Thursday, October 30, 2008

Rage Against the Machine

Boolie: Mama, cars don't behave. They are behaved upon. The fact is you, all by yourself, demolished that Packard.

Daisy: Think what you want. I know the truth.

From Driving Miss Daisy, by Alfred Uhry

Some years ago, my friend Derek met up with me in Paris to go to Prague. I'd been staying with my uncle, and since we had a few hours till our train, he suggested we stay for dinner.

Later Derek said, "At first I wasn't sure which side of your family he was on, but when he started cursing at the appliances, I knew he was related to your mother."

I never shared the story with that uncle, but my aunts and cousins found it hilarious and my mom could at least appreciate it. My other uncle didn't get it: "What's funny about that?" Most people don't yell at objects, explained his long-suffering wife, because it's utterly pointless.

As is trying to correct the behavior. My mother has never met a device she couldn't pick a fight with. They're all recalcitrant, spiteful. Remote controls are the worst: "I didn't push that button! That's not what I wanted!"

I used to point out that, absent a malfunction, electronics do what you tell them to, but she never bought it. She'd done nothing wrong; it was them. Eventually I understood: They sit around waiting for her to pick them up so they can unleash the mischief they've been plotting.

I didn't inherit this colorful trait, but I have other superstitious concerns: karma, Murphy's law. I'm always waiting for the other shoe to drop. As soon as one thing's repaired, I expect something else to break imminently. And it usually does.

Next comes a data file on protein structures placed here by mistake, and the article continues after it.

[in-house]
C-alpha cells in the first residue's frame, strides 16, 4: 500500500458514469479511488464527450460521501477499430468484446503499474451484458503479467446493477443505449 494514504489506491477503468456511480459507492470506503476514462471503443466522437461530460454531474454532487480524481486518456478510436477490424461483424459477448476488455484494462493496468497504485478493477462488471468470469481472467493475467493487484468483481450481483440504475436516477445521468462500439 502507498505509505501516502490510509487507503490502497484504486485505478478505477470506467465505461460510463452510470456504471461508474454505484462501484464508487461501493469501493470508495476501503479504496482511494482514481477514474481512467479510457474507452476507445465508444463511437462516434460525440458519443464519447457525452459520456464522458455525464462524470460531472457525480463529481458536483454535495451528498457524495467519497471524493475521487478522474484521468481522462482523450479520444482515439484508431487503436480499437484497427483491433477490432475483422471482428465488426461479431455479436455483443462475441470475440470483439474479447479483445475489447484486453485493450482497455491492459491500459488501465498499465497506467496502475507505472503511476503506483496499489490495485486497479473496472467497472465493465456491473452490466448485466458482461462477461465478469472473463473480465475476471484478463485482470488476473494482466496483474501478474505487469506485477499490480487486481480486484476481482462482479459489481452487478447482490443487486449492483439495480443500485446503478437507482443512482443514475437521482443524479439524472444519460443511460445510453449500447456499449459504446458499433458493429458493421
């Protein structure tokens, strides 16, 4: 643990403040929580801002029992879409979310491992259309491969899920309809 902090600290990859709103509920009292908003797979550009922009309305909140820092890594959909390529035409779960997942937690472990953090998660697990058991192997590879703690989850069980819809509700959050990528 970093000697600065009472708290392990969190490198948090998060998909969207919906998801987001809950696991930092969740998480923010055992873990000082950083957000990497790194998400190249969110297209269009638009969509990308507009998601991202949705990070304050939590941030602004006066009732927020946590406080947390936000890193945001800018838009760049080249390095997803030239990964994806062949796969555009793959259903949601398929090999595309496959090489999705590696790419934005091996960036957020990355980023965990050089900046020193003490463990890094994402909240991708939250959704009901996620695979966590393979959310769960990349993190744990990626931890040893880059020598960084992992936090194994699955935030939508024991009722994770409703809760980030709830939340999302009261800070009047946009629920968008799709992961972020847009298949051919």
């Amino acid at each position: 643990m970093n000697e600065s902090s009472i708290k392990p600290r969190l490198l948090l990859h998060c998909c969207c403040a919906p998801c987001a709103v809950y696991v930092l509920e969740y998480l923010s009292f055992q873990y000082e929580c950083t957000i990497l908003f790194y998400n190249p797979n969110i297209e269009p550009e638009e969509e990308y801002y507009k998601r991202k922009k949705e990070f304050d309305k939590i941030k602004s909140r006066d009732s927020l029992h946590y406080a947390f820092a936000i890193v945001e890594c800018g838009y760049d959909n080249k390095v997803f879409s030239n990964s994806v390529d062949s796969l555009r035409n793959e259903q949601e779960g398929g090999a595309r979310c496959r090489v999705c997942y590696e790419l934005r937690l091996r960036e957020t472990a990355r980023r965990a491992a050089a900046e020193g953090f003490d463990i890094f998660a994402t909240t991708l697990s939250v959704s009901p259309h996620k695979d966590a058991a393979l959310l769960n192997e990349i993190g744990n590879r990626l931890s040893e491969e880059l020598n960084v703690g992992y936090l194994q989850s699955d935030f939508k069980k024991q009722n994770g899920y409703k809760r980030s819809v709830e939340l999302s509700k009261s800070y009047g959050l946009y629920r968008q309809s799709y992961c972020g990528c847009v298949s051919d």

'Yup Yup'

From Riley.

From Gail by way of Mom.

Sunday, October 26, 2008

Semper Fine

One of this neighborhood's downsides is the lack of eye candy. (That and the crushing suburban dullness.) But there are some exceptions, most notably the 26-year-old Marine who moved in next door a few months ago.

Strikingly handsome with a body that won't quit, you can almost sense women ovulating when he approaches. I know I do. And unlike the last stud-puppy neighbor, this one isn't unnerved by people in wheelchairs. He probably attributes the drooling to my medical condition, which is only half accurate.

His friendliness actually presents a problem: As Dan noted, it's hard to maintain eye contact with such a magnificent chest in your face. Straight guys aren't the only ones who appreciate a great rack.

I'm not even put off by seeing him head out every Sunday morning in a crisply pressed outfit, a Bible in his meaty paw. Somehow it works for him.

Can't get too attached, though; he's not here to stay. He bought the place for a song after its longtime owner died, and he's been busily fixing it up ever since. As soon as the market picks up, he likely will too.

Show and Tell

To Land o' Lakes and beyond with Amy Sedaris.

From Terry, who probably kept his eyes shut.

Saturday, October 25, 2008

'Did You Get That?'

At last, an explanation (of sorts) for something that's long mystified me: